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Tales from the Tower (2001)
An odd collection of rather gory tales...
This 3-part documentary series about the history of the Tower of London is remarkable for its exclusion of perhaps the Tower's two most notorious chapters - the disappearance of King Edward V and his brother Richard, Duke of York (better known as "The Princes in the Tower") in around 1483 and the imprisonment and execution of Queen Anne Boleyn in 1536. A possible explanation may stem from the detail that HRH Prince Edward, the Duke of Wessex was an Executive Producer on the project. Interested students may recall that the present Royal family vetoed proposed DNA testing intended to establish the identity of remains found within the Tower precincts as those of the missing King and Duke. Nevertheless, the rather haphazard series of vignettes presented over the course of the series do include several well-dramatised and interesting stories about one-time residents of the Tower and those whose history is bound up with the structure. Most, of course, met a sticky end and this is not a series for the faint-hearted history buff. Examples include the portly Ranulf Flambard, duplicitous Geoffrey de Mandeville, Peasants' Revolt leader Wat Tyler, ill-fated Lady Jane Grey, Sir Anthony Babington and his fellow plotters, Protestant Pretender James Scott (the first Duke of Monmouth), fortunate rogue Colonel James Blood, the tyrannical Judge Jefferies, Henry Laurens, the only American ever imprisoned in the Tower and the hapless German dentist turned spy, Josef Jakobs, who was the last person executed at the Tower, on 15 August 1941.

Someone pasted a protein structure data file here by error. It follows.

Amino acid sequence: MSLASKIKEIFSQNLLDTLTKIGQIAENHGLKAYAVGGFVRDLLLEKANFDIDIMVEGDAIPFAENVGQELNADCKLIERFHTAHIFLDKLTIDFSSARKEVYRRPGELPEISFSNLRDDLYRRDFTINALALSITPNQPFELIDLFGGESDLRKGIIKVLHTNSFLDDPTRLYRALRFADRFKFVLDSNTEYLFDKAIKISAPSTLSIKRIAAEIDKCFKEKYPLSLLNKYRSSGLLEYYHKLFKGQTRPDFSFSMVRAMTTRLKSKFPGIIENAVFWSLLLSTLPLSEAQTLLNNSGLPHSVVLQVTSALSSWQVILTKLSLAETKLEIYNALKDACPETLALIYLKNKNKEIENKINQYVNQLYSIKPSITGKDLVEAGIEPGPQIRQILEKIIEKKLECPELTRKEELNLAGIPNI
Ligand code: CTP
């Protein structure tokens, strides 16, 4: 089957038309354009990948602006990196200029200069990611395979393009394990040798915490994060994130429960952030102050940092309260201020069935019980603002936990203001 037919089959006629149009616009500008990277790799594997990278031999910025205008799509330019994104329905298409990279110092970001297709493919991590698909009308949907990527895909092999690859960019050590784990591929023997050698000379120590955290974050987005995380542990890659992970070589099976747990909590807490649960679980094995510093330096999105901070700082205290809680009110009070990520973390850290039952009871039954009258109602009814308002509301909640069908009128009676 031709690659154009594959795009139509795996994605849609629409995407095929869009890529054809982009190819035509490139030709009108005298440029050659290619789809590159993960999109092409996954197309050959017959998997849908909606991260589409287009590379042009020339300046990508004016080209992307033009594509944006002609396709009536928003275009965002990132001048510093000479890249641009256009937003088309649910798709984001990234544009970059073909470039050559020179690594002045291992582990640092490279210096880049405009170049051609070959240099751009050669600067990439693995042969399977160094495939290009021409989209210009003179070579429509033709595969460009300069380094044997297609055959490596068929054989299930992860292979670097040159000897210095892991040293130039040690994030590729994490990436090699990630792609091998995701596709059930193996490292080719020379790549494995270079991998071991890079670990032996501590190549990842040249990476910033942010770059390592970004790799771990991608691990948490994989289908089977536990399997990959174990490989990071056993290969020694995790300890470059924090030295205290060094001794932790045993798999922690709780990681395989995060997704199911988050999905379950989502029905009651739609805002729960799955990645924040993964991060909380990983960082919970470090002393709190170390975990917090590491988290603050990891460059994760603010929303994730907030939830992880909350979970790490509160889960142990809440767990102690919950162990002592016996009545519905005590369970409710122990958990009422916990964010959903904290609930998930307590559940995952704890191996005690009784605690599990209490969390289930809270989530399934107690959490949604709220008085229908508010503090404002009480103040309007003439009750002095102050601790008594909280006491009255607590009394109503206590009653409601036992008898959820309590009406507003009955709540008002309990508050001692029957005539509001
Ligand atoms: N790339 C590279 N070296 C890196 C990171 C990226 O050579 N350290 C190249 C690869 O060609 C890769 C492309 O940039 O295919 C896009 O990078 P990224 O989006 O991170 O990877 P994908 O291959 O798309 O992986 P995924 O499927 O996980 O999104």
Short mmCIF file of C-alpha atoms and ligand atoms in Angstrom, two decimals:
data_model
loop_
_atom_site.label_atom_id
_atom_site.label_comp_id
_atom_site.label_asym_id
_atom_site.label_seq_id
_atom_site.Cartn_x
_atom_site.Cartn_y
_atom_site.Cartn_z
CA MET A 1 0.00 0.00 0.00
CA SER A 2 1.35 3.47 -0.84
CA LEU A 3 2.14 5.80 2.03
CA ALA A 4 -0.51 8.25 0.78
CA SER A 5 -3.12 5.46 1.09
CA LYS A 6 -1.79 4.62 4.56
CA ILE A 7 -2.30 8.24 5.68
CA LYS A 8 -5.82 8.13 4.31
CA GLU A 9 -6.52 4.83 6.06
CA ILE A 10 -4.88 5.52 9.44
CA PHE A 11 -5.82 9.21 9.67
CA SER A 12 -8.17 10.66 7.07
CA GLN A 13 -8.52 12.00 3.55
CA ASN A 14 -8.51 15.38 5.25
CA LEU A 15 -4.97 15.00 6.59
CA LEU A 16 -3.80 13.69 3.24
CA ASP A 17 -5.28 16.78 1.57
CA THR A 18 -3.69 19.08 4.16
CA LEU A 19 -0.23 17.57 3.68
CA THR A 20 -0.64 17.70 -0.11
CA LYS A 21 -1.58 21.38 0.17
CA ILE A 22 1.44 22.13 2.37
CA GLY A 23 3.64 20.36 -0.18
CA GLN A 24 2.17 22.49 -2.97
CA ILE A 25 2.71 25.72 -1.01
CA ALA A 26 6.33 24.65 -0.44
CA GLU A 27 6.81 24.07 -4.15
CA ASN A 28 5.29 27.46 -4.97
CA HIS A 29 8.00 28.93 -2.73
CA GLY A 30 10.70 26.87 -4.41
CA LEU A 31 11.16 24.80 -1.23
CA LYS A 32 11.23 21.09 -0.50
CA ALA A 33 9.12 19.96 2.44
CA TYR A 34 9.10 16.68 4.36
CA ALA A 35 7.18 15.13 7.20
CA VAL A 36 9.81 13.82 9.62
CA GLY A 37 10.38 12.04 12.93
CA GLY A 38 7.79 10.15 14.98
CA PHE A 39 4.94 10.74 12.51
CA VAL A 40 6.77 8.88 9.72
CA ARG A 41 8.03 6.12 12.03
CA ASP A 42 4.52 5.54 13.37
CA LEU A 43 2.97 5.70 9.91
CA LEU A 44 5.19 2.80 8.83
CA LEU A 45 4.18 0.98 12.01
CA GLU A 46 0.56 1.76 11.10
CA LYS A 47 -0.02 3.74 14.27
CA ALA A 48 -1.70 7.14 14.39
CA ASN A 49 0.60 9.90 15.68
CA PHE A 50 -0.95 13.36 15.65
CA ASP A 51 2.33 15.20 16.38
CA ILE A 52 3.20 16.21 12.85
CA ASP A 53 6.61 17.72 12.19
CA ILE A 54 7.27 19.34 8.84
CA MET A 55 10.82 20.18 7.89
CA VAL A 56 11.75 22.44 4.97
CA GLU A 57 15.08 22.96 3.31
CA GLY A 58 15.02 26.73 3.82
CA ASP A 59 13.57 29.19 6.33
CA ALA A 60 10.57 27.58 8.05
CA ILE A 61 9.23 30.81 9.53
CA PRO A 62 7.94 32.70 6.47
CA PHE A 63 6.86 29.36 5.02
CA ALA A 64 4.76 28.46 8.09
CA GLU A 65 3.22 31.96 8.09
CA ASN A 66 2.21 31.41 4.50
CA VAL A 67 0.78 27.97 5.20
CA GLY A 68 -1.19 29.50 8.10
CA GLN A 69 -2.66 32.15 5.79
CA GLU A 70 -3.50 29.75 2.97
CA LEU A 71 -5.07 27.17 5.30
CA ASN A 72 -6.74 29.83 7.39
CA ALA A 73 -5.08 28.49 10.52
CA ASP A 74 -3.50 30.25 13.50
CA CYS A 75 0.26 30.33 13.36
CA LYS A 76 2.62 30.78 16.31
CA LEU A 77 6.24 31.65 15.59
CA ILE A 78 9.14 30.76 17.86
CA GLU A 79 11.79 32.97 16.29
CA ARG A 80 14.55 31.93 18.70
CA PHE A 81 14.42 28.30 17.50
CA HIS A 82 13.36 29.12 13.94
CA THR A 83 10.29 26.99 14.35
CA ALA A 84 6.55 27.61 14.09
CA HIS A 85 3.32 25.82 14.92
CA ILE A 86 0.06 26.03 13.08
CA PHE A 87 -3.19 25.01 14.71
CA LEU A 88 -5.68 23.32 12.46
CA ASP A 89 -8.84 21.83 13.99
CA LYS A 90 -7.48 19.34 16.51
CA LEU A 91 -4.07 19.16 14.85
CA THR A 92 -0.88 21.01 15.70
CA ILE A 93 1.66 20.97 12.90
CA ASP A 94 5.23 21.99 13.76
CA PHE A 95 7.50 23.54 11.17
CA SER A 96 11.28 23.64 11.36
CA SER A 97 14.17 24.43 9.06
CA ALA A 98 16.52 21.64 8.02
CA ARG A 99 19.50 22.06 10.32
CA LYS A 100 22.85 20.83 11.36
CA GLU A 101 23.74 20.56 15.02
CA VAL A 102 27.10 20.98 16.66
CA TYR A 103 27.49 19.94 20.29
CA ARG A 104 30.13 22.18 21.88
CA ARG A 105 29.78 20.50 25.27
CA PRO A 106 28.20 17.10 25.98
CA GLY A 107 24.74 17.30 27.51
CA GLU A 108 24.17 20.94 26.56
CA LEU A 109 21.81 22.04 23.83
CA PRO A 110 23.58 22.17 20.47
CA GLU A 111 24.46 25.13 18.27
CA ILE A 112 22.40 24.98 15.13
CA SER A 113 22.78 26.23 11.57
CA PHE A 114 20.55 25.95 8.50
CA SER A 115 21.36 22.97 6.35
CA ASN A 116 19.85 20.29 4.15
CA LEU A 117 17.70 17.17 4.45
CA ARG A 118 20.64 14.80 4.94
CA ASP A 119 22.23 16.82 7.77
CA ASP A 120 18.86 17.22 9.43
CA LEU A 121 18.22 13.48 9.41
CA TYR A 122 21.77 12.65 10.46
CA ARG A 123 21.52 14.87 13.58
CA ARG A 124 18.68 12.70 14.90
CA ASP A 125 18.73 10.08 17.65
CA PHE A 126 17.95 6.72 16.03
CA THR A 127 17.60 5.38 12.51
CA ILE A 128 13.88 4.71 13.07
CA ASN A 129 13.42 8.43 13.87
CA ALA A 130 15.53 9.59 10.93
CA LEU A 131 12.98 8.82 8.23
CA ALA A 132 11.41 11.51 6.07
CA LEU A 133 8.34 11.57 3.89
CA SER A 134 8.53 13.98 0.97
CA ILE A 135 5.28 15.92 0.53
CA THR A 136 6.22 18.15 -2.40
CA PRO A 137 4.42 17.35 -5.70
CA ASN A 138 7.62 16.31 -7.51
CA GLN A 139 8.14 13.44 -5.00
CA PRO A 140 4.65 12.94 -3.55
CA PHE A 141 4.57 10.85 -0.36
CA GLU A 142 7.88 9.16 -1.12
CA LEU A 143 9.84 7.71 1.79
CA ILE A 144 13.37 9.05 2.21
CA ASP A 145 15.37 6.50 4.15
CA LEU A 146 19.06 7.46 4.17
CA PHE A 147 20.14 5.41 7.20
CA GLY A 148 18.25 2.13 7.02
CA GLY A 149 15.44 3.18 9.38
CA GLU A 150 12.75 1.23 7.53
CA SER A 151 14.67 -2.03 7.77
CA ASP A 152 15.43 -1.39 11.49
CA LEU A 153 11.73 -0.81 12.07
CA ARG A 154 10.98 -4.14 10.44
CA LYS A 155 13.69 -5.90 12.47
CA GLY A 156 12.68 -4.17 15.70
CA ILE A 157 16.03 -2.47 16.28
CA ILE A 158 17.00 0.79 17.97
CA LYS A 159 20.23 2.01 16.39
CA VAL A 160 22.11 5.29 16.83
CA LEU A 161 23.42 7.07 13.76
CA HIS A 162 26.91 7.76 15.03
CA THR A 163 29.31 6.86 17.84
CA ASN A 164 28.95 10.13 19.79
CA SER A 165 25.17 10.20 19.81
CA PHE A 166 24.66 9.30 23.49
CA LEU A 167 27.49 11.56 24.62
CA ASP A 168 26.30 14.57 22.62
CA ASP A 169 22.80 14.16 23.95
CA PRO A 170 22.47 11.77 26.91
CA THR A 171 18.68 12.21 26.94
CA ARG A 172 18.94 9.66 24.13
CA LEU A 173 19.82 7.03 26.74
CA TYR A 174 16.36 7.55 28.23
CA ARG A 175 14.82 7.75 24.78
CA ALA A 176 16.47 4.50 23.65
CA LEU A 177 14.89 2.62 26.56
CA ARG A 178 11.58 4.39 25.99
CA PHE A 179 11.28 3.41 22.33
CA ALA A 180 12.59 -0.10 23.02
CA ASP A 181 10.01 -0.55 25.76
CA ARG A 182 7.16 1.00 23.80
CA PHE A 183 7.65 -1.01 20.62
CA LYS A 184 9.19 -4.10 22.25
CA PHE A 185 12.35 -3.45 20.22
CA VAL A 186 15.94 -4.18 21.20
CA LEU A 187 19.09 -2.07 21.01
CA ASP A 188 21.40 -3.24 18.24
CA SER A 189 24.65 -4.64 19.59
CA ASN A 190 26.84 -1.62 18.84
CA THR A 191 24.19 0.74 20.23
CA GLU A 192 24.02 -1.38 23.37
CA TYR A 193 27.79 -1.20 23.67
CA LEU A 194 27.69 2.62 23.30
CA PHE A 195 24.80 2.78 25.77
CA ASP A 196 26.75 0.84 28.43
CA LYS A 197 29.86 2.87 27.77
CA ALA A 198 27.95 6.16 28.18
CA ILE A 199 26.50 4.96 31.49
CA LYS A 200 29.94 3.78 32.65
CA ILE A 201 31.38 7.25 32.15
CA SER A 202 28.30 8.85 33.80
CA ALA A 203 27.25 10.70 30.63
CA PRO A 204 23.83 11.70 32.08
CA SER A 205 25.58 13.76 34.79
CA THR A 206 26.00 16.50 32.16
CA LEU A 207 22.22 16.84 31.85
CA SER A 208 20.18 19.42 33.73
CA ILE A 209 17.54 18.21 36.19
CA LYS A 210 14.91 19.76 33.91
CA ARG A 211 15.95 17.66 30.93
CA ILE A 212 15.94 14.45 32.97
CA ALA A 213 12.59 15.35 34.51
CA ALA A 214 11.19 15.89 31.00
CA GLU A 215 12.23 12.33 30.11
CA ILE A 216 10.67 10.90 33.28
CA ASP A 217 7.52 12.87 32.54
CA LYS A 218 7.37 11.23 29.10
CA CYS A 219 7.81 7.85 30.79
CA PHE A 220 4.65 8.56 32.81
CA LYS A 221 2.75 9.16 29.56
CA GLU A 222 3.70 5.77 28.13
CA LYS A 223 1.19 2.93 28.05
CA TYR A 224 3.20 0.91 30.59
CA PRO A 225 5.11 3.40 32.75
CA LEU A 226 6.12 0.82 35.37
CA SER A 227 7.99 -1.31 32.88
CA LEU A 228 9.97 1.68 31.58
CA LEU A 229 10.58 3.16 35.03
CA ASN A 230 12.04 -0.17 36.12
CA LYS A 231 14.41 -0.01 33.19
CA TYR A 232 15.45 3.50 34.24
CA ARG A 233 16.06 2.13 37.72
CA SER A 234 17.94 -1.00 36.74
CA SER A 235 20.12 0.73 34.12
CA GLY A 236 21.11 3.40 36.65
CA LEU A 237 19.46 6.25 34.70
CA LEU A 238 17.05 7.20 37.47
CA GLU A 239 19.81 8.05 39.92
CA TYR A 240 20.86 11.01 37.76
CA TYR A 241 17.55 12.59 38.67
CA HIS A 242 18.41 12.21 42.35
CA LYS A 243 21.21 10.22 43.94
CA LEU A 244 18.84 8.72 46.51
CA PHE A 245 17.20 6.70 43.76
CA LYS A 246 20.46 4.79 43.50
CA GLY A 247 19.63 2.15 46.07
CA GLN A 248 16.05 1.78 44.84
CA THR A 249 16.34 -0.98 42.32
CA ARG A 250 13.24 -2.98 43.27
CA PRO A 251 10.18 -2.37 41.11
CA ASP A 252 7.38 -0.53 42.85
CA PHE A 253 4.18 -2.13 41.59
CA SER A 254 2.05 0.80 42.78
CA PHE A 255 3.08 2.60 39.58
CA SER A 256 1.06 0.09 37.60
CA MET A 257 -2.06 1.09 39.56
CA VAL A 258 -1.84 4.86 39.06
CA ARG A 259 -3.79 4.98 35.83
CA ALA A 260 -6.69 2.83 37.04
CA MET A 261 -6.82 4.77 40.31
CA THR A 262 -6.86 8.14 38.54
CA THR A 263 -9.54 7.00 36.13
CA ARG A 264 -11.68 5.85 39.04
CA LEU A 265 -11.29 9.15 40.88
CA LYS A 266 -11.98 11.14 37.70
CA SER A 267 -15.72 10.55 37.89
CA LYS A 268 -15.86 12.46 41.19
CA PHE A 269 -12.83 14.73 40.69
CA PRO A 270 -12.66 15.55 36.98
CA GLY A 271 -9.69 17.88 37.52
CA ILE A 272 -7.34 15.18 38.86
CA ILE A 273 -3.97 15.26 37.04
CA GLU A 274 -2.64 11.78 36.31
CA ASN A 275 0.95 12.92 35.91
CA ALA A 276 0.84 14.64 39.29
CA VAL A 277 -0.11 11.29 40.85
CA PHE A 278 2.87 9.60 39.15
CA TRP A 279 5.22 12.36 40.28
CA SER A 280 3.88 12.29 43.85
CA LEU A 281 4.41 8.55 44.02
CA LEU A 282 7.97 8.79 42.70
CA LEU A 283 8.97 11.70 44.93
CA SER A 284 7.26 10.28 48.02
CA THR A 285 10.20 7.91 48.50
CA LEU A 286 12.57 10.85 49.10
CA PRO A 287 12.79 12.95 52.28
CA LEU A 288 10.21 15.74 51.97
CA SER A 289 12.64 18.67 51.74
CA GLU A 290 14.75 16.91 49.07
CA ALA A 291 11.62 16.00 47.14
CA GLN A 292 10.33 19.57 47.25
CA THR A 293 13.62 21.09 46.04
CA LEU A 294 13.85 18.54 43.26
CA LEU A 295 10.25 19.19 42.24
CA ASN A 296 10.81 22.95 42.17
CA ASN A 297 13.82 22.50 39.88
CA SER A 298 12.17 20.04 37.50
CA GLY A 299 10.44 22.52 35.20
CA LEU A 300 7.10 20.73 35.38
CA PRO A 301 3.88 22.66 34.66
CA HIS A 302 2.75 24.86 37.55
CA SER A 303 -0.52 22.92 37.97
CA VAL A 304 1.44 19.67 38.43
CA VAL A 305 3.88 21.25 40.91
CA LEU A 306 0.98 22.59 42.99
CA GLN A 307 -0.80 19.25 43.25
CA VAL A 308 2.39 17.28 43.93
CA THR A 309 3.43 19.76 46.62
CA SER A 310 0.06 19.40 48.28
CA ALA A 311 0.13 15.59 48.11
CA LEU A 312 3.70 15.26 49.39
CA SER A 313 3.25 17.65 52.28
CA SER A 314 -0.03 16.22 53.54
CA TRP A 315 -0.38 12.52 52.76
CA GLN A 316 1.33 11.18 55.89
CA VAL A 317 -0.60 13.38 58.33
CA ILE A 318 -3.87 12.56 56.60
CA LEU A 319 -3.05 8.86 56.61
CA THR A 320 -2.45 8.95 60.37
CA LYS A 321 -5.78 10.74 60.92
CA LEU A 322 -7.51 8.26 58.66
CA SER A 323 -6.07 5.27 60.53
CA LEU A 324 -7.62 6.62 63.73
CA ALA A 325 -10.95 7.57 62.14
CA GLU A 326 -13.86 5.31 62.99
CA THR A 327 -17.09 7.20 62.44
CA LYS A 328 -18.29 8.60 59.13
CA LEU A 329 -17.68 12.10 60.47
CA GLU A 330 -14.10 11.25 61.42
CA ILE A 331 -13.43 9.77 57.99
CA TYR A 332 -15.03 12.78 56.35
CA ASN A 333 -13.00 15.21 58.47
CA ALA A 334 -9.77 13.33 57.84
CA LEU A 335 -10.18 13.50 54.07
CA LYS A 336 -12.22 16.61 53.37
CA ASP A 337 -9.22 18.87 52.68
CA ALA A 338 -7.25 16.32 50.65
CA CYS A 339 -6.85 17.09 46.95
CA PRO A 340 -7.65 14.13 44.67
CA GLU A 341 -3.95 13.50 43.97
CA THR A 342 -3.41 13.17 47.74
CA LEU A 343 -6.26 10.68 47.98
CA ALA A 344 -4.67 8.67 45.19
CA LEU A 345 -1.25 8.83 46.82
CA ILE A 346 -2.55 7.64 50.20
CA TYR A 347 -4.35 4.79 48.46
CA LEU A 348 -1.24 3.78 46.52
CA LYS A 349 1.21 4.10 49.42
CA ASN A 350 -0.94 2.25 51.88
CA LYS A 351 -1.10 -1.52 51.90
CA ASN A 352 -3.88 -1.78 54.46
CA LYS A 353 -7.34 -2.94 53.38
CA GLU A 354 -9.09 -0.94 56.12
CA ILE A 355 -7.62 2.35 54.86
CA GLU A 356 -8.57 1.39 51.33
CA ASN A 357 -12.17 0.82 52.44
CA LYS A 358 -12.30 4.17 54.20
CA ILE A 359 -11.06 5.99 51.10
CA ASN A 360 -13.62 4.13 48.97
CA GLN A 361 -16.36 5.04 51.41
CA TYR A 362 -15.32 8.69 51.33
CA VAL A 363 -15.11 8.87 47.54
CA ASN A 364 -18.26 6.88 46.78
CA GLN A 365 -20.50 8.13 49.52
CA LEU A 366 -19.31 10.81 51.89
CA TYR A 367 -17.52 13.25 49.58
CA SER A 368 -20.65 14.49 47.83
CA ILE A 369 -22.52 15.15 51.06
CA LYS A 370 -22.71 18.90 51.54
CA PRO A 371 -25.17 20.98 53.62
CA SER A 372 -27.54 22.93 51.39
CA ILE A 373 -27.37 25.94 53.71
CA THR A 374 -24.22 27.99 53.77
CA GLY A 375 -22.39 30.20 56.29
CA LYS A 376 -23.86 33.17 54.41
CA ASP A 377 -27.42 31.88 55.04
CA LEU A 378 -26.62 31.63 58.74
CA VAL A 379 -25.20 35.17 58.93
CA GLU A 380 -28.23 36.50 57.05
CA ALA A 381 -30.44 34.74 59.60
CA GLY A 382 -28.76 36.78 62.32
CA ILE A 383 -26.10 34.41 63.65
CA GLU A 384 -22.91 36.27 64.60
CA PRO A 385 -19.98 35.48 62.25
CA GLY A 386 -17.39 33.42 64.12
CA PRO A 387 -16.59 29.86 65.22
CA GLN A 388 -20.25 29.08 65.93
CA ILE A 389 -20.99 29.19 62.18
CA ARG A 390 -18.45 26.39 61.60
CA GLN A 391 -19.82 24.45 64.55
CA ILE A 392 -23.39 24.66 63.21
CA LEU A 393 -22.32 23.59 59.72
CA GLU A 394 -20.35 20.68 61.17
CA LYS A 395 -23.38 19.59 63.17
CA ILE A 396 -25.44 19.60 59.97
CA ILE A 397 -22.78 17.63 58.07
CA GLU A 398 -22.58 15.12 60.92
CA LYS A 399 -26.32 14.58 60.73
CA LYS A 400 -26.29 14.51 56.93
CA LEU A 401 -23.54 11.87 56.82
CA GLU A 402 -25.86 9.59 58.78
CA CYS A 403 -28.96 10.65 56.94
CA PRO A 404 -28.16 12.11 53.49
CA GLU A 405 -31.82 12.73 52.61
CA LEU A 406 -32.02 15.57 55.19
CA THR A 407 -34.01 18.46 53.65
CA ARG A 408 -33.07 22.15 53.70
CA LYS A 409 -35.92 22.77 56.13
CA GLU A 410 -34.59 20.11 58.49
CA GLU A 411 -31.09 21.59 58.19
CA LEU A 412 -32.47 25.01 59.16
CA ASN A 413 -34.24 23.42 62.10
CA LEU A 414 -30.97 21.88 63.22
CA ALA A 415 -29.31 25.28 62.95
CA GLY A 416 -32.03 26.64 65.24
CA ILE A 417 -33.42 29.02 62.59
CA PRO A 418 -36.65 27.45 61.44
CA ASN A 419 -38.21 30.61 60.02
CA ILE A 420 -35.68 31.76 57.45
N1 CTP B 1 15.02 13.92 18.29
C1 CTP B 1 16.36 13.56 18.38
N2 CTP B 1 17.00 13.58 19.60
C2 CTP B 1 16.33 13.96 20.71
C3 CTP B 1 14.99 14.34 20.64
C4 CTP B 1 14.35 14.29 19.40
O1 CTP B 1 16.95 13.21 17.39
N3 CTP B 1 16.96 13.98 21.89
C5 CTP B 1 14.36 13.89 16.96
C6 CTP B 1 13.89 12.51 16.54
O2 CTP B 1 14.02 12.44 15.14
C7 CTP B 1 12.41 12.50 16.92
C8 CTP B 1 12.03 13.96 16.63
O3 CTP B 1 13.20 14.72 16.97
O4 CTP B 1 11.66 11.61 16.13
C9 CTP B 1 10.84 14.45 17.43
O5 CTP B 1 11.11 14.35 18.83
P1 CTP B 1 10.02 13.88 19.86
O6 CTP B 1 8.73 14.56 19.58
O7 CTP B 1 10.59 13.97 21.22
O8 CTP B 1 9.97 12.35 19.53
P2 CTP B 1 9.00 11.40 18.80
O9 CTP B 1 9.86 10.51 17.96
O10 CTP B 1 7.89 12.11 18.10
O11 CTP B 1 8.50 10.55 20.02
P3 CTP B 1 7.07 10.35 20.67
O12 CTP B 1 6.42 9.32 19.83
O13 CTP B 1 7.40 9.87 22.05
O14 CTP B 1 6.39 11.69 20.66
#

The Unsinkable Titanic (2008)
Good information, but weirdly narrated...
The factual basis for this documentary is excellent. A coherent sequence of events contributing to the disaster is provided, and the involvement of the major protagonists in both the sinking and the subsequent inquiry portrayed competently through the use of actors.
The documentary's conclusion is that, in the absence of any one of several enumerated factors or events, the Titanic disaster could have been avoided or rendered far less severe in terms of loss of life.
Those factors and events, in the order given by the documentary's conclusion, include:
1. The fact that, in line with current British Board of Trade Regulations, only 16 lifeboats be installed on the ship, rather than the 48 recommended by Titanic's designer. This decision is primarily made on the basis of aesthetics.
2. The fact that the height of the Titanic's bulkheads was lowered during the design phase, resulting in the ship sinking faster than she otherwise would have.
3. The alteration by Captain E. Smith of the Titanic's heading before the vessel's route was sufficiently south to avoid the iceberg Titanic ultimately struck. This order was given despite Smith's awareness of several ice warnings received from nearby ships over the course of the day.
4. A wireless message warning of nearby ice was received mid-evening, but was delayed in being delivered to the bridge and no surviving officer reports having been aware of it. Some doubt exists that the message was ever in fact delivered to the bridge by the wireless operator, who was busy at the time in the lucrative business of relaying passenger messages to Cape Race.
5. A later warning of ice much closer to the Titanic's position was mistakenly given a non-urgent coding and was therefore effectively ignored by the Titanic's wireless operator.
6. A third ice warning, received from the Carpathian (the ship placed closest to Titanic during and immediately after the sinking) was interrupted and also ignored by the Titanic's wireless operator.